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Re: [Evolutionary_Psychology] "Mass hysteria" is alive and well, researchers say: news story

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  • Tom Saunders
    Sorry, I could not bring up the article with the address you listed. Tom Saunders ... From: euclidean253@yahoo.com To: psyched_about_psychology@yahoogroups.com
    Message 1 of 3 , Sep 27, 2004
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      Sorry,
       
      I could not bring up the article with the address you listed.
       
      Tom Saunders
      ----- Original Message -----
      Sent: Monday, September 27, 2004 7:34 AM
      Subject: [Evolutionary_Psychology] "Mass hysteria" is alive and well, researchers say: news story

      In medieval times, when whole groups of people started acting oddly, someone would end up at the stake. Today the phenomenon meets with more compassion, but the same befuddlement.


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    • Carmi Turchick
      There was a recent PBS show about this which I found pretty convincing; the answer to this phenomenon in many or most cases seems to be ergot poisoning. This
      Message 2 of 3 , Sep 27, 2004
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        There was a recent PBS show about this which I found pretty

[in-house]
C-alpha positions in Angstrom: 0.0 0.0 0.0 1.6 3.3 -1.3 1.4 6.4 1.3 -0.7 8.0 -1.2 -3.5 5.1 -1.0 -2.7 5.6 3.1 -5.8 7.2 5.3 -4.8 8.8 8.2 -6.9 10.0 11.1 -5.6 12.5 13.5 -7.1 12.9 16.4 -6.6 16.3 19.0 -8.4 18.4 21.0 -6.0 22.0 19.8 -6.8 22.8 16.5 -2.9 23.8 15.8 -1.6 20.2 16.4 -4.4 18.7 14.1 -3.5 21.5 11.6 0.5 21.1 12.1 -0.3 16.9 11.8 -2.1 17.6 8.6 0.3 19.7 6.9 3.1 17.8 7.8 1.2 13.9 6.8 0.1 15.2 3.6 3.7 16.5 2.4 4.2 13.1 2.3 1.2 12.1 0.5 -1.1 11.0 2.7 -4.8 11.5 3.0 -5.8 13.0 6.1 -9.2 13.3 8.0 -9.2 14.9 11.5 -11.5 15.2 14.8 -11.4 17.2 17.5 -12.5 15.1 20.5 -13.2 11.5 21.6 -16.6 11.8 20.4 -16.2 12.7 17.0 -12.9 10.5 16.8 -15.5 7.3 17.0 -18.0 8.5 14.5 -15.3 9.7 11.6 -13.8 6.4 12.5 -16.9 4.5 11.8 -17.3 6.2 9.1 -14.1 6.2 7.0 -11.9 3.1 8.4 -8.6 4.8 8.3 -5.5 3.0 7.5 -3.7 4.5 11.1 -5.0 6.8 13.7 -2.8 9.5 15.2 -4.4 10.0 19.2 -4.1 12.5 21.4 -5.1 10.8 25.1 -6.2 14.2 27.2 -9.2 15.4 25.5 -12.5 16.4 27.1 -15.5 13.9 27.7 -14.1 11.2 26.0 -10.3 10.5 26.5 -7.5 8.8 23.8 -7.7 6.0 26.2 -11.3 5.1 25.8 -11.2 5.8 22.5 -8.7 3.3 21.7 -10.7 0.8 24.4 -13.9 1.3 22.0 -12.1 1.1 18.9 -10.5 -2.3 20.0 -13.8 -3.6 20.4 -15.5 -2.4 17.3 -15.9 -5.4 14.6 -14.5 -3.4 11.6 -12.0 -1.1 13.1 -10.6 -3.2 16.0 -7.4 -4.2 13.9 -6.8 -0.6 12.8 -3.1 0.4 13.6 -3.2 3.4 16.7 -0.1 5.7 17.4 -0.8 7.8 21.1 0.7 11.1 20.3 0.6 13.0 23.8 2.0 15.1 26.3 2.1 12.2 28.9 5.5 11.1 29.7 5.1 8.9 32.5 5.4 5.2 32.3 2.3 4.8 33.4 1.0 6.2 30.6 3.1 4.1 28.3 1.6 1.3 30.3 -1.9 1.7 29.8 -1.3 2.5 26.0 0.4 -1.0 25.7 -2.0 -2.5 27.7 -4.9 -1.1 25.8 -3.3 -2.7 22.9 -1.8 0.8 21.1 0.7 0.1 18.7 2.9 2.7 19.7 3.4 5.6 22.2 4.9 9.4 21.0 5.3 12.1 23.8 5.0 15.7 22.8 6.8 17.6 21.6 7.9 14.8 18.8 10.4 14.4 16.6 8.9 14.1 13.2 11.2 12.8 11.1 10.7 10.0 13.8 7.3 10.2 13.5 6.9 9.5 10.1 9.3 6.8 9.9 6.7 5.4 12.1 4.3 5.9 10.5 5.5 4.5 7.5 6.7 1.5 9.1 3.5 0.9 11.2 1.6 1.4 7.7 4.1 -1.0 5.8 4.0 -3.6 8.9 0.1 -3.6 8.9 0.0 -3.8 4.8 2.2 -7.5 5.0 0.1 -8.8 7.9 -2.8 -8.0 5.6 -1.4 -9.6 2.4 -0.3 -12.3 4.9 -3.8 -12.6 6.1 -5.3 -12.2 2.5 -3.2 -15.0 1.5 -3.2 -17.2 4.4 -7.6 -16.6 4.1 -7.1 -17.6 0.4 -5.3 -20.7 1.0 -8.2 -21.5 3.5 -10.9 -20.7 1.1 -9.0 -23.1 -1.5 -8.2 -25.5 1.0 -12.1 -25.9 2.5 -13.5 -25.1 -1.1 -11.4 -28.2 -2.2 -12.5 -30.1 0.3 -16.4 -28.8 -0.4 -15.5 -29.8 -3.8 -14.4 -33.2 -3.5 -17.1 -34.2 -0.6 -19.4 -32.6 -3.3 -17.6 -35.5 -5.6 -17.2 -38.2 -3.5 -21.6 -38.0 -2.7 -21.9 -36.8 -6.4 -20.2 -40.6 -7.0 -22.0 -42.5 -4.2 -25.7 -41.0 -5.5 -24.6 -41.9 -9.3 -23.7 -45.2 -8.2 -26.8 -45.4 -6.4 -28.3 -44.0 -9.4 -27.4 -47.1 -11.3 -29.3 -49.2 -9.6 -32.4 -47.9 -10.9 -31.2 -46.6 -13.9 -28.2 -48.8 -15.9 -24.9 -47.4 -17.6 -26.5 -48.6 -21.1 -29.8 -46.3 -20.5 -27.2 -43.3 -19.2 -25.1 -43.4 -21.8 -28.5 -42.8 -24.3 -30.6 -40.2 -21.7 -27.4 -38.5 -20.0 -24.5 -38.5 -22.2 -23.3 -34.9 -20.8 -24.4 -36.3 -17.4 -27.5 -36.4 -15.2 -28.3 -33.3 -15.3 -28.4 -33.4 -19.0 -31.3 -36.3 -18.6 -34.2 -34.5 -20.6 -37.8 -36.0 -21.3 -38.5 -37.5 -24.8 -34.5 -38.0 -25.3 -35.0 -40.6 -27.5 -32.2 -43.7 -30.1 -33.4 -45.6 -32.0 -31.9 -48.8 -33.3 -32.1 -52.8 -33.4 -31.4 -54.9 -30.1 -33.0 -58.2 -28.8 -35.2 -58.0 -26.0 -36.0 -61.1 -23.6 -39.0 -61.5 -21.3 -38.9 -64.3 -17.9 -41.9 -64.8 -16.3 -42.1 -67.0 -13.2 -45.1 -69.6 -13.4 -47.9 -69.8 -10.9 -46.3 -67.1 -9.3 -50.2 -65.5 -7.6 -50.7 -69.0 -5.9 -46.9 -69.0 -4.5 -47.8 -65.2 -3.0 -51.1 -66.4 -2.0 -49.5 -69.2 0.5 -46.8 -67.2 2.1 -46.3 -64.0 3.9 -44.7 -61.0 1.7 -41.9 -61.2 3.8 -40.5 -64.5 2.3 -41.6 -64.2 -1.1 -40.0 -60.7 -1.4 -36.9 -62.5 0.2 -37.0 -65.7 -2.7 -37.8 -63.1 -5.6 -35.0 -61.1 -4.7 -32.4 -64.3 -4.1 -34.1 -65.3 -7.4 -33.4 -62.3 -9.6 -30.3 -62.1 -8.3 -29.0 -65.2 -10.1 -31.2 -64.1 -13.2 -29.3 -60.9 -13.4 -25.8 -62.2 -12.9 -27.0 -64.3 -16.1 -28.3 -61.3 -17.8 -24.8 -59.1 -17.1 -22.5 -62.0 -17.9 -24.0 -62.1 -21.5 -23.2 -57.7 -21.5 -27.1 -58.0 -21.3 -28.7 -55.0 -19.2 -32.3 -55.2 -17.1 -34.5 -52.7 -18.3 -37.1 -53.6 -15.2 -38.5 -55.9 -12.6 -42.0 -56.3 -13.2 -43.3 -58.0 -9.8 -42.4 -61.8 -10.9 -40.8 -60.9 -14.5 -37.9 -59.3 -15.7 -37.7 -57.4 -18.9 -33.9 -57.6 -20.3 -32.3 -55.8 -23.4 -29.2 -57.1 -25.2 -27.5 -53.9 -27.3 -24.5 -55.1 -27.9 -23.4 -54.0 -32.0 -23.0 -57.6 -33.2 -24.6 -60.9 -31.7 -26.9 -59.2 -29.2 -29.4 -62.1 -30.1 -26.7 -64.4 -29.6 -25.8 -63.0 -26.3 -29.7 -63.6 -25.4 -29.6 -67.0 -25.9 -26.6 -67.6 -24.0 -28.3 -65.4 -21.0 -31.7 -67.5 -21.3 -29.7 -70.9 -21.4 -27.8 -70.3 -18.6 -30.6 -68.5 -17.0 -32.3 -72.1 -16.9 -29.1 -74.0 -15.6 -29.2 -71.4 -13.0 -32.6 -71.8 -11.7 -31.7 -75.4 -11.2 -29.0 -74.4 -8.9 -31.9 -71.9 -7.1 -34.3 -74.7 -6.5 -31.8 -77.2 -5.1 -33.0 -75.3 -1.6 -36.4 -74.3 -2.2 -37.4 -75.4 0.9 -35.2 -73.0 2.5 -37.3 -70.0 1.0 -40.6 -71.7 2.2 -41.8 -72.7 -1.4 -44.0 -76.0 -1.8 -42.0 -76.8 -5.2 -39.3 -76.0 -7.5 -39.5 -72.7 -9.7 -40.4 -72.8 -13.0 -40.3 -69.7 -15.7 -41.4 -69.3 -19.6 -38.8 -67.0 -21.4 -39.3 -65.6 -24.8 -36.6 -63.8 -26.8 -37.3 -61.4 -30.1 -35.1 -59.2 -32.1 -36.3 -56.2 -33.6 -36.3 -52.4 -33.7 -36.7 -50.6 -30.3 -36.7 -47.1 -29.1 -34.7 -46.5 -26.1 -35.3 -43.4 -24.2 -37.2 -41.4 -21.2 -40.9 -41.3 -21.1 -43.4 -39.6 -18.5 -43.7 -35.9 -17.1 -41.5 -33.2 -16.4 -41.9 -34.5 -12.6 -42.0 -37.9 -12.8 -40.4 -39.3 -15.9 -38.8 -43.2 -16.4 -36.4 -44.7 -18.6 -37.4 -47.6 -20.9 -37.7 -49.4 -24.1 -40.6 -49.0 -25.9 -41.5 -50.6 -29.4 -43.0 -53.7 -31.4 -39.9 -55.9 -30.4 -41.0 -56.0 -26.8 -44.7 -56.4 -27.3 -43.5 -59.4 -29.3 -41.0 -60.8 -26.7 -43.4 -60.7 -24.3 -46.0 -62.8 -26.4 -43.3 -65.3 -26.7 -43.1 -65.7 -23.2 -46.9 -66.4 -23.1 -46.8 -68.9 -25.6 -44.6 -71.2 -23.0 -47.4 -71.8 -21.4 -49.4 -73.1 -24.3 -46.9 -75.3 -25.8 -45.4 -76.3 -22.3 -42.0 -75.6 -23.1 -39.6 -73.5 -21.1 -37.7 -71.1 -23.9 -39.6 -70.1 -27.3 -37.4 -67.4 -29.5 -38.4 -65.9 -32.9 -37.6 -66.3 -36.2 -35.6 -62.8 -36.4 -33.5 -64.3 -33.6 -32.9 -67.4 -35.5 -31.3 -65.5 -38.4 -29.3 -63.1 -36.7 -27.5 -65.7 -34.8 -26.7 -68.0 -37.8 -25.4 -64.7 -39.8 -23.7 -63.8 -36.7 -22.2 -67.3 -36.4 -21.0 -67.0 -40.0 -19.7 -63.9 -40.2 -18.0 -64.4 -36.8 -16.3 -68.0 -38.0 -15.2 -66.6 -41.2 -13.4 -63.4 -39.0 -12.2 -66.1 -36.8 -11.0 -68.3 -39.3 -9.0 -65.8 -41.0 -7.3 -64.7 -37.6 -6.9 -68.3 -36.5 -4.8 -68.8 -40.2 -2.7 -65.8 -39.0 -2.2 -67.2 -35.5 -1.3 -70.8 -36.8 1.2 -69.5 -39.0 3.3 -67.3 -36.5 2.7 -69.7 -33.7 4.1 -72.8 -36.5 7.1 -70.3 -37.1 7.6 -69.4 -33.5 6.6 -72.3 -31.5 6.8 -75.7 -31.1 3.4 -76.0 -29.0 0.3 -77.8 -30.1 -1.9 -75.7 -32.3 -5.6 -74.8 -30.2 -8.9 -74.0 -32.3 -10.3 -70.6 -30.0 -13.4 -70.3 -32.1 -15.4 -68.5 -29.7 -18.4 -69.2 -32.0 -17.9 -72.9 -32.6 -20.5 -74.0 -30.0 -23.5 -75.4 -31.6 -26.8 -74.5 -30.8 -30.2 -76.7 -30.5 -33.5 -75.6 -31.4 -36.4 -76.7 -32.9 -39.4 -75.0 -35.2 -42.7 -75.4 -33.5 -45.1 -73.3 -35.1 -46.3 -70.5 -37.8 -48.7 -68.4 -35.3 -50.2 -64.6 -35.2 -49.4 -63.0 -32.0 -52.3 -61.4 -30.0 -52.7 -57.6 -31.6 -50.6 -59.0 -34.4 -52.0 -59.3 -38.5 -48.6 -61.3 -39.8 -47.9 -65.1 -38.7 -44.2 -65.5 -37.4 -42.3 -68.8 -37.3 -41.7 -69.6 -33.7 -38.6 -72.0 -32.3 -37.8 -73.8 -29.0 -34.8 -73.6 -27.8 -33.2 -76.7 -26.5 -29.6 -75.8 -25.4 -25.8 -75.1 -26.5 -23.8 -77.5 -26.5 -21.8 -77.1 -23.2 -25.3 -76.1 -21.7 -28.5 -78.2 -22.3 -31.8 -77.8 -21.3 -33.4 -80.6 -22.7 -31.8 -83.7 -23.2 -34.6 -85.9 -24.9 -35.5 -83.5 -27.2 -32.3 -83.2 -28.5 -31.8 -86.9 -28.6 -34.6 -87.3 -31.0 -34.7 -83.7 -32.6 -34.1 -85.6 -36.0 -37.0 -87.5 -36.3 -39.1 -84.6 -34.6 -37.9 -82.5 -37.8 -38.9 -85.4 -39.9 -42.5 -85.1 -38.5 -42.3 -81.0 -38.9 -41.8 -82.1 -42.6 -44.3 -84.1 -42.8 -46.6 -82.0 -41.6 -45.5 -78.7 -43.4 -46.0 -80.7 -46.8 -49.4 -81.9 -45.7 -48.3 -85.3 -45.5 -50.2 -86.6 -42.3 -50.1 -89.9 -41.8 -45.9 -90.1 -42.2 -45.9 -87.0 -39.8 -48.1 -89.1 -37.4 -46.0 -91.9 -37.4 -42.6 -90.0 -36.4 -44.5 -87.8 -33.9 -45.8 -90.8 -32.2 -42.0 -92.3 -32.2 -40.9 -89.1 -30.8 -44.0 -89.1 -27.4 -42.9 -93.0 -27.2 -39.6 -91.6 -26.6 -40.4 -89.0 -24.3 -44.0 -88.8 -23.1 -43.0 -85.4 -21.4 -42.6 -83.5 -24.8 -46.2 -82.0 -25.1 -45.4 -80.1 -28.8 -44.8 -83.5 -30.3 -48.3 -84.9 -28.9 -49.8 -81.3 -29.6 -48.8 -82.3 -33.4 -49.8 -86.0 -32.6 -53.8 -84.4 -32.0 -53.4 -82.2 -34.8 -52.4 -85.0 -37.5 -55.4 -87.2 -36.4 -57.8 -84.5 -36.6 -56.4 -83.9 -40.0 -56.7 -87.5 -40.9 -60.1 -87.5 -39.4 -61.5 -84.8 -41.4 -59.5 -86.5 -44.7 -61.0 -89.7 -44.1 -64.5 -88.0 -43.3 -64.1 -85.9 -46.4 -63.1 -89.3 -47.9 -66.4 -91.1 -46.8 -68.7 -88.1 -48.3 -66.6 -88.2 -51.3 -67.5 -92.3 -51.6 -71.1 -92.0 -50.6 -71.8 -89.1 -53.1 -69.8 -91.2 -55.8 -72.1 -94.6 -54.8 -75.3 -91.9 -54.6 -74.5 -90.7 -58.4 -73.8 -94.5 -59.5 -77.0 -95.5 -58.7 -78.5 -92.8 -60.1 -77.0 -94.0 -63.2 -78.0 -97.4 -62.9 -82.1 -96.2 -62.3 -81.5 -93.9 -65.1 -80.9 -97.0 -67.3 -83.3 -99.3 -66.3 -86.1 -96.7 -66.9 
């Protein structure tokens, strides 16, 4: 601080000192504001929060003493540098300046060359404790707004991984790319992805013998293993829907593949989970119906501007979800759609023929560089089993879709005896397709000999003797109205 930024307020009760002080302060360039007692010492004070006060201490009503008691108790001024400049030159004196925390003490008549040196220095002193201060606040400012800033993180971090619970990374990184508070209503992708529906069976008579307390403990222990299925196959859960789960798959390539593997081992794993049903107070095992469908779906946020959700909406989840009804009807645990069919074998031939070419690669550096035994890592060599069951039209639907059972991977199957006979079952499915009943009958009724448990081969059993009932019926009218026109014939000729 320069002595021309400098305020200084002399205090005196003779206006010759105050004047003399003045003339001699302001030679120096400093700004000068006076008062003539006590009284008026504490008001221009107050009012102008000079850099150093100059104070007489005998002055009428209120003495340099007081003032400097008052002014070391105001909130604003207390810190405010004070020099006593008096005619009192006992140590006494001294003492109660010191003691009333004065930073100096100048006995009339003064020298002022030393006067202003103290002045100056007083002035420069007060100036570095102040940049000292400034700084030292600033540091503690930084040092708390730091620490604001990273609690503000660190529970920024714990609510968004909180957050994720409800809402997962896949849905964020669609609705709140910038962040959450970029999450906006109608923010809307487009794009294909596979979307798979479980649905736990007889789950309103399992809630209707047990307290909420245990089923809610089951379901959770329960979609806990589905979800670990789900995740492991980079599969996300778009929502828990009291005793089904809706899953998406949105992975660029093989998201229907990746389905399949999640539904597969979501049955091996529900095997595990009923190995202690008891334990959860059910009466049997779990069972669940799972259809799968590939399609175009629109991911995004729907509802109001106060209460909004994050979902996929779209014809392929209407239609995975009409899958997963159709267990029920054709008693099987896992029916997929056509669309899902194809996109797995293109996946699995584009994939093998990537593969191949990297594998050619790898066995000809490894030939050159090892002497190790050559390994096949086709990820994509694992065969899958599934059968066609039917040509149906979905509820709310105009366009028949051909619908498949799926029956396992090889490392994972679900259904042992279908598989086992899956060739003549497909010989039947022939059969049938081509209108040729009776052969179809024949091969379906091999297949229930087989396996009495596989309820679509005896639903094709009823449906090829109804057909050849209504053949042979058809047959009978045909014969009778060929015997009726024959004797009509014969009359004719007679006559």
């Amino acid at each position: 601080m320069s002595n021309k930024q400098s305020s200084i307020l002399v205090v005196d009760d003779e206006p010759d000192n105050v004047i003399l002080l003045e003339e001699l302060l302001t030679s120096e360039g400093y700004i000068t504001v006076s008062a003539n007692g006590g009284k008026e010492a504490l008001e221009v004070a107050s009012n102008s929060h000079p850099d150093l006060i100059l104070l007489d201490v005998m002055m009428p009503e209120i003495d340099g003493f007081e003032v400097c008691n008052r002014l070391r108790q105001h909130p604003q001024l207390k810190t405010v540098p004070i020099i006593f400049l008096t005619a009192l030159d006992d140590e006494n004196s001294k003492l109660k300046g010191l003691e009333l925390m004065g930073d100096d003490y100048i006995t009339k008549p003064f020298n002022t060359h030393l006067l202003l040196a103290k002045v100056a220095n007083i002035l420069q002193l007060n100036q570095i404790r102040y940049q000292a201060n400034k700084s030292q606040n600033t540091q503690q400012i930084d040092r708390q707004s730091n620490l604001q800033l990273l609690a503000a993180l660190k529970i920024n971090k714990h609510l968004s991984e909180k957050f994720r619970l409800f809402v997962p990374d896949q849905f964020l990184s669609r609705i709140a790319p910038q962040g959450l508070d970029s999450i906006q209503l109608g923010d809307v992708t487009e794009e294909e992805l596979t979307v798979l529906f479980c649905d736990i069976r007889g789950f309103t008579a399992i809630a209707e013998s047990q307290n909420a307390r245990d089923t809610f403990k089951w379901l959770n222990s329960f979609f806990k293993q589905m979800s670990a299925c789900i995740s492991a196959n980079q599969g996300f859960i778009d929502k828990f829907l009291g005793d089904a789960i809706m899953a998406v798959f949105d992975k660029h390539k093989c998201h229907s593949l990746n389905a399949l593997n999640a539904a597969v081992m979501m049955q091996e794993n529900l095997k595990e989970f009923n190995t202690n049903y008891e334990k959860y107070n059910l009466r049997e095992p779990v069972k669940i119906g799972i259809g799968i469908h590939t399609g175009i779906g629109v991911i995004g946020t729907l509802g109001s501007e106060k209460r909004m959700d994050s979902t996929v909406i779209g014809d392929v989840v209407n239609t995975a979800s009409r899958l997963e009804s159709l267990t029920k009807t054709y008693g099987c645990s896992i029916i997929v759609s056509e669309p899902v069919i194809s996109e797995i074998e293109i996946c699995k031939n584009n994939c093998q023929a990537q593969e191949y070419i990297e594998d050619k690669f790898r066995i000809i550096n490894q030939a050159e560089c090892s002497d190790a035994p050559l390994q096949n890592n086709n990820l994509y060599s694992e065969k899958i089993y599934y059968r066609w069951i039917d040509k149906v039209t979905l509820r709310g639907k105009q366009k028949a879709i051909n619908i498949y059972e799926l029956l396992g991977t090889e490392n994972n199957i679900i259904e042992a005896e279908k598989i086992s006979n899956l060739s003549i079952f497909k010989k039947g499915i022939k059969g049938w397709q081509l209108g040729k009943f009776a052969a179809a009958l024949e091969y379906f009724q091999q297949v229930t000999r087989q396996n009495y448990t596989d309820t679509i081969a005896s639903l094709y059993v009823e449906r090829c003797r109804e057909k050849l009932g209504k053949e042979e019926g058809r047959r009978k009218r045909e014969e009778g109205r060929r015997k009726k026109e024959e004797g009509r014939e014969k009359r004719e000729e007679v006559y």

convincing; the answer to this phenomenon in many or most cases
        seems to be ergot poisoning. This is the same stuff that they make
        LSD out of and it can infect rye plants in certain conditions and
        then be consumed by humans. It causes the veins to constrict,
        lowering the amount of blood getting to the brain, and also has
        psychedelic effects.
        The researchers found a strong correlation between witch burnings
        and areas of Europe that ate a lot of rye. They also found accounts
        from an episode in Europe in modern times, around WWII, where a dog
        exhibited behaviors exactly like those of a dog described in the
        accounts from Salem. They did trace the outbreak in that town to
        ergot from one bakery, but they still had the priest exorcise it.
        This episode in the article sounds very like ergot poisoning to me,
        both in observed symptoms and because the symptoms go away when the
        people leave that area. Perhaps these are the people who get the rye
        bread sandwiches.

        Carmi



        --- In Evolutionary_Psychology@yahoogroups.com, "euclidean253@y..."
        <euclidean253@y...> wrote:
        > In medieval times, when whole groups of people started acting
        oddly, someone would end up at the stake. Today the phenomenon meets
        with more compassion, but the same befuddlement.
        >
        > http://www.world-science.net/exclusives/040907_hysteriafrm.htm
        >
        >
        > ---------------------------------
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        > vote.yahoo.com - Register online to vote today!
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